Game World: Westeros, as imagined in the “Game of Thrones” television series.
Period: Just after the end of the first series / book.
Summary: Low fantasy, swords and fur cloaks, with rumors of monsters in the dark. Players will choose different parts of the world (The Iron Islands, The Reach, etc) to base their characters on, and won’t know each other before they meet in an Inn in a deep forest in The North.
You have been on your horse for hours and your ass is finally starting to go numb. You are certain the numbness is from the saddle and not the freezing cold because beneath the layers of leather and metal armor and the fur cloak you are swimming in your own sweat, steam rising from your open hood into the frigid air. You turned off the King’s Road just after breakfast when the sun was bright enough to pierce the twisted canopy of frozen branches high overhead. Now, deep into the Wolfswood, the clouds have rolled in and filtered the light through an even white haze. You are not tricked by how soft the ground looks, under everything is a hard, slick ice.
It doesn’t matter where you came from, maybe it was Winterfell or King’s Landing or even Dorne, all you care about is where you are headed – some muddy hamlet called Deepwood Motte which should lie at the far end of this forest. You set off some time ago and will be glad when you finally arrive, welcomed warmly into whatever smokey tavern you first stumble into.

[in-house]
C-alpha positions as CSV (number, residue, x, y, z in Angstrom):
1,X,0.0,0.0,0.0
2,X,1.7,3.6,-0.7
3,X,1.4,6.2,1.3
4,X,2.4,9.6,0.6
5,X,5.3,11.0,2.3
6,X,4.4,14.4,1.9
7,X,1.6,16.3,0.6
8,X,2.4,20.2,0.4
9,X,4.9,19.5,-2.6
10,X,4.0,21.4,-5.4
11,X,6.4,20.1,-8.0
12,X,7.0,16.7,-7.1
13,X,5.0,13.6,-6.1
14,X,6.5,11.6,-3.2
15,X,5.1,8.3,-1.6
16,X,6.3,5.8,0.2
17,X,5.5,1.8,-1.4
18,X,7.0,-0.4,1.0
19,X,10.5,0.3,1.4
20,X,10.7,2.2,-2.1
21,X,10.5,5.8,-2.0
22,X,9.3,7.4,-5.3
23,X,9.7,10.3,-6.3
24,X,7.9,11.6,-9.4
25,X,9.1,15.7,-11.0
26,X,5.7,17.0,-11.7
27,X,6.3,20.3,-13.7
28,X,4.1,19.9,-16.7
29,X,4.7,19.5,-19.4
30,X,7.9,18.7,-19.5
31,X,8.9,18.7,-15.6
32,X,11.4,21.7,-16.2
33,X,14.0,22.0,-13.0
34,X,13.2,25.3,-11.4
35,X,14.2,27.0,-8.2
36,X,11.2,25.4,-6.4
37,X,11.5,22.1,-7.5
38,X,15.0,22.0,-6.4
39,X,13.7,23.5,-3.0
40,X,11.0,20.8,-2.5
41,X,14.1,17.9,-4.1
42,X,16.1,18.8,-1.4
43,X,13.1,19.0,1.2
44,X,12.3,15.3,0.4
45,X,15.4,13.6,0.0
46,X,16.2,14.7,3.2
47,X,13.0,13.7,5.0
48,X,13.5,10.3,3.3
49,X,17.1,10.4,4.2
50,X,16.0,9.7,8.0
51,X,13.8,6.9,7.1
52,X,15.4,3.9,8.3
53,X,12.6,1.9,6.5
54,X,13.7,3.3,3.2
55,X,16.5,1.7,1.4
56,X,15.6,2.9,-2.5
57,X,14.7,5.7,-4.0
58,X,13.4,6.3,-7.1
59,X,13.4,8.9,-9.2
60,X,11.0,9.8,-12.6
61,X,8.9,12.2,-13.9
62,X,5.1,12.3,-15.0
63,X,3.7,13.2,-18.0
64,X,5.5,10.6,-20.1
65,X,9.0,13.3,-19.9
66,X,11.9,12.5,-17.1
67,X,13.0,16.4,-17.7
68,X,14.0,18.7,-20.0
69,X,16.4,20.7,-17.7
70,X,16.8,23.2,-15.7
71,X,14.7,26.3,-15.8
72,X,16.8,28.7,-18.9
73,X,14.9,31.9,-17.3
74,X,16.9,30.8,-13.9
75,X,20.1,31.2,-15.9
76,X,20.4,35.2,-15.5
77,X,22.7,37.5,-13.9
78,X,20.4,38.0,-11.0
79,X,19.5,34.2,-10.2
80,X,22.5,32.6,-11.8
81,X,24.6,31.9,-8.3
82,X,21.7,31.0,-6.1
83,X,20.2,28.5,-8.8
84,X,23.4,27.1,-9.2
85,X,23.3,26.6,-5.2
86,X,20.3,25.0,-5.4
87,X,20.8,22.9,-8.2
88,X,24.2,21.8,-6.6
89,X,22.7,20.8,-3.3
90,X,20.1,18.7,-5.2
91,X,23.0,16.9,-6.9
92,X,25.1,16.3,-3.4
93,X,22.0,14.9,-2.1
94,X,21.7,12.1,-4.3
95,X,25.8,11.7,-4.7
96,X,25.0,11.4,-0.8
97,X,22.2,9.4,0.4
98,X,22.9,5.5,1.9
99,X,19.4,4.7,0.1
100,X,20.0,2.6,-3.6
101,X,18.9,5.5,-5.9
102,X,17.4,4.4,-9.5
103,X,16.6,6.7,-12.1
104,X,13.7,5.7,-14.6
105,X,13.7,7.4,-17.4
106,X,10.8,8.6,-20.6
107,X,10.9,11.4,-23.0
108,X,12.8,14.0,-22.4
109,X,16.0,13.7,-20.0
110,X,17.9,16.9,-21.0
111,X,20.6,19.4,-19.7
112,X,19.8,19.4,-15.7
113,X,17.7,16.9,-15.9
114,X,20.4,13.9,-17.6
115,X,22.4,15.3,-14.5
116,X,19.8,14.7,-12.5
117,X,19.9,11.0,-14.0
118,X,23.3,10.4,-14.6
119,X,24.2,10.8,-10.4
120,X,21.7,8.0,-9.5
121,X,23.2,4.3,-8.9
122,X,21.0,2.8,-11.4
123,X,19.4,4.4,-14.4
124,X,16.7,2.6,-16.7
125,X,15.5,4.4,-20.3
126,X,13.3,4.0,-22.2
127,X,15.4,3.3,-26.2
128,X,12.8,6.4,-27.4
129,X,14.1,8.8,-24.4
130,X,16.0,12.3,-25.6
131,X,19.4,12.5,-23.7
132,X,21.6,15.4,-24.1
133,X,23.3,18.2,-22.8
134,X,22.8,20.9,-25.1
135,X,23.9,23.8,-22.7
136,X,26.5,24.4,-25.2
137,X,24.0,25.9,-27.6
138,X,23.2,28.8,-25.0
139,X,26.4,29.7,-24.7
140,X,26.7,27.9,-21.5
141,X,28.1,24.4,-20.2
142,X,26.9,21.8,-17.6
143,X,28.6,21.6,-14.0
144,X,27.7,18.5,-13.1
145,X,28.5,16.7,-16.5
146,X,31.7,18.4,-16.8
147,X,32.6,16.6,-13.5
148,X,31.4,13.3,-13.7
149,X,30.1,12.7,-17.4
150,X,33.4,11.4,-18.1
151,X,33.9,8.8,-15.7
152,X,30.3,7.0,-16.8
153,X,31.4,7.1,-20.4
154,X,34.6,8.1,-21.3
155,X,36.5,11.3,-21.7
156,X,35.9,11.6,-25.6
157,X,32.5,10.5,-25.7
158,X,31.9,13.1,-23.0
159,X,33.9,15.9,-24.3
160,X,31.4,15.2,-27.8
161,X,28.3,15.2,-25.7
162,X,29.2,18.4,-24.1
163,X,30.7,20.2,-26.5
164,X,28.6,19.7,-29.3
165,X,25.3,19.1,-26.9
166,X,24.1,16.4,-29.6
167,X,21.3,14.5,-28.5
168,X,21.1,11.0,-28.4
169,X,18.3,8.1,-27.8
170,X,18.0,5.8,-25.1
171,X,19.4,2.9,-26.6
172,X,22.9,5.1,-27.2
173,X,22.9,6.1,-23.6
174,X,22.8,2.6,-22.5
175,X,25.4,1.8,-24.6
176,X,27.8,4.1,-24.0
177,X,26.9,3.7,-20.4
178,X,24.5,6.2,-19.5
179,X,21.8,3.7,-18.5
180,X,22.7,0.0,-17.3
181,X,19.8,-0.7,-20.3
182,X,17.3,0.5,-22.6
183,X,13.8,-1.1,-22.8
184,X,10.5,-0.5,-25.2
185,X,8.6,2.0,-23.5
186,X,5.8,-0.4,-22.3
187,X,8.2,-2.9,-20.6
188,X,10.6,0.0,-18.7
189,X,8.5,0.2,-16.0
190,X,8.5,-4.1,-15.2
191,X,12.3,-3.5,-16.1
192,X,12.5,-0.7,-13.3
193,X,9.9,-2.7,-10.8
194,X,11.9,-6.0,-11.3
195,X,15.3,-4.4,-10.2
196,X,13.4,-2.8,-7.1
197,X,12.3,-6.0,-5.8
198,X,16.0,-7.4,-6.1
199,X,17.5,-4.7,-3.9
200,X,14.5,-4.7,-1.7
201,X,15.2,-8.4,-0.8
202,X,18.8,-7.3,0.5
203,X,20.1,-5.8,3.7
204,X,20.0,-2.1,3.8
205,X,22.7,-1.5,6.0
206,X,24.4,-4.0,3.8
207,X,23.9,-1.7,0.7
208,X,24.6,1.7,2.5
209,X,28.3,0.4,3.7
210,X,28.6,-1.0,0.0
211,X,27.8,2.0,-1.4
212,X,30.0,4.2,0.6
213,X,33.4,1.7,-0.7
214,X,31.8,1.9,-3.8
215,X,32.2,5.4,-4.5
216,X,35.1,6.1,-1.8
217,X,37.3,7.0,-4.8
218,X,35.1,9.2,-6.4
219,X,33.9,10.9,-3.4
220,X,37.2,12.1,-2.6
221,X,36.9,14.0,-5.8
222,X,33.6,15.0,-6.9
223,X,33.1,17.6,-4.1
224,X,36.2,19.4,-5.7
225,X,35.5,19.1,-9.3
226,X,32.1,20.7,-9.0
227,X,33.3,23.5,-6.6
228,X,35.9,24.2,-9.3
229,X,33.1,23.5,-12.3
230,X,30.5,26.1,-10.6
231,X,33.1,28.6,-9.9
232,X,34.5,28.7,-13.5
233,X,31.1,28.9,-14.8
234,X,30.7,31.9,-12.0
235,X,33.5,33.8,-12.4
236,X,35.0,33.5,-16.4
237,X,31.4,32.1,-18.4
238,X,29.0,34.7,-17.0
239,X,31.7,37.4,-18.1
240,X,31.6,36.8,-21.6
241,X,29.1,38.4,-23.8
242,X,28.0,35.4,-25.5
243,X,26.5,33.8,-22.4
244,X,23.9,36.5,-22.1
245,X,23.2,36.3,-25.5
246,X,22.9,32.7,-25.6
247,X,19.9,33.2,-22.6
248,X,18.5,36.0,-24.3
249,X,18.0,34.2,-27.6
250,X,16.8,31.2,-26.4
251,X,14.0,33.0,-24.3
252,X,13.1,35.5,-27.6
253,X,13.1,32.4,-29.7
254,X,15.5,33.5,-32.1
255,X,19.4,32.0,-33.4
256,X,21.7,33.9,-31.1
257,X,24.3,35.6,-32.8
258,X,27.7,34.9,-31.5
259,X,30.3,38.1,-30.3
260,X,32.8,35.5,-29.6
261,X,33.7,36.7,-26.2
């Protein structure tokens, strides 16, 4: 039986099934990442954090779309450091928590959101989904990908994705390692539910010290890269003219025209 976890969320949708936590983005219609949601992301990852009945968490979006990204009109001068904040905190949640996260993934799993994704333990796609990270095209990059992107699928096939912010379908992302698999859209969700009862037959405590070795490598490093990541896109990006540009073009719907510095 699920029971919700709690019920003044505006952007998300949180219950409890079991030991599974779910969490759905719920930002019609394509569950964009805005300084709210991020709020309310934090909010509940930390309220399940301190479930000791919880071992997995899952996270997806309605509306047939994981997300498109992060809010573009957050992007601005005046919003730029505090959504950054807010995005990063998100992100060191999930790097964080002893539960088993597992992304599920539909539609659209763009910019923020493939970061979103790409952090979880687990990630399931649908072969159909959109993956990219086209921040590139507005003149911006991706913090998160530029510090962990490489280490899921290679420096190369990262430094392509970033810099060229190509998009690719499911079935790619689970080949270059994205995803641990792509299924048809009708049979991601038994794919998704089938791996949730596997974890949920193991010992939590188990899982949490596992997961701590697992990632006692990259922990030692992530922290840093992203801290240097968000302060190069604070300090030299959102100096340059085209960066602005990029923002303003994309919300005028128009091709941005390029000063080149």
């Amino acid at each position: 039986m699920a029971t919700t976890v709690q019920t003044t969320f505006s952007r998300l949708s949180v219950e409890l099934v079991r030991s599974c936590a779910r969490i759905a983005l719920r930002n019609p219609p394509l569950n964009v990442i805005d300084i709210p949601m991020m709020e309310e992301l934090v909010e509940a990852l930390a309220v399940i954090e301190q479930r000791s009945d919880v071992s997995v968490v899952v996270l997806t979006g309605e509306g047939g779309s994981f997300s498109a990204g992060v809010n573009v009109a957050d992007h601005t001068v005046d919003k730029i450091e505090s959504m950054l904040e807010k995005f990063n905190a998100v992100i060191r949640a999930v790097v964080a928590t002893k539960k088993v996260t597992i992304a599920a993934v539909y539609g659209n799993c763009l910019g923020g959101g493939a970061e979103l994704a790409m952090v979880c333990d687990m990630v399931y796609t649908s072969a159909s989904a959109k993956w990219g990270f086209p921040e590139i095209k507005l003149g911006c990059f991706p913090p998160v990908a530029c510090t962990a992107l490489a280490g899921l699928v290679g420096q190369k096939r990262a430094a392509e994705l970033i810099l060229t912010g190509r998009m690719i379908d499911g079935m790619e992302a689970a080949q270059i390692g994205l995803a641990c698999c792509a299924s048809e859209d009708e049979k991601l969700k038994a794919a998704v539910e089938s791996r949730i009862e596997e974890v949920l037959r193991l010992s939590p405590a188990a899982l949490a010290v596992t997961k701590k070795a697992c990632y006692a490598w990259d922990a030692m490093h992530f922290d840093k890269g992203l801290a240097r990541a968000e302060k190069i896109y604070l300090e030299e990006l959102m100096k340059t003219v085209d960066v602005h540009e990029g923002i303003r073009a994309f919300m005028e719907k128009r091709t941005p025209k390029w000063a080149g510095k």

Your horse snorts uneasily. There are figures lying in the snowy road.
You swing your leg over the saddle and slide to the ground, trying not to catch your cloak in the horse’s bridle. The bodies are clearly dead, motionless, and although this scene was the result of violence the danger appears to have moved on. Still, your arm finds its way reflexively across your body and pulls your broadsword halfway from its sheath.
There are a dozen men here from two obviously different groups, all frozen solid to the ground. Half of the men are dressed in faded suits of linked mail partially hidden under fine woolen cloaks. The other half are dressed coarsely in furs, their beards stuck to the icy path. The entire scene stinks of piss and congealed blood, the smell so fresh you wonder at its source.
On cue, the source reveals itself in a low, guttural growl coming from the edge of the treeline behind you. In the moment before you turn a long forgotten children’s rhyme drags itself up from the deep recesses of your memory:
Wolf King has wo-ken
Ru-ins lay smoking
Dead spirits spo-ken
Life is now bro-ken